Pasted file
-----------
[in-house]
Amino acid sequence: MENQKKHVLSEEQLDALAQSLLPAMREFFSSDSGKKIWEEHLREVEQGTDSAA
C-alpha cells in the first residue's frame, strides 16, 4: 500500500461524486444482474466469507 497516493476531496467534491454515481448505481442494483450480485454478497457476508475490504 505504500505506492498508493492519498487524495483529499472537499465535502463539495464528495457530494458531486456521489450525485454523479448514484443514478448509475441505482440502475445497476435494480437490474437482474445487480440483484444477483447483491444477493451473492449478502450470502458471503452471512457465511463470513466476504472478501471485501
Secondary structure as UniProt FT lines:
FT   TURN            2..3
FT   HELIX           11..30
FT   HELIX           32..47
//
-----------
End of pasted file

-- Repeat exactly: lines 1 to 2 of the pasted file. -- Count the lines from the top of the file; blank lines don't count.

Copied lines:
[in-house]
Amino acid sequence: MENQKKHVLSEEQLDALAQSLLPAMREFFSSDSGKKIWEEHLREVEQGTDSAA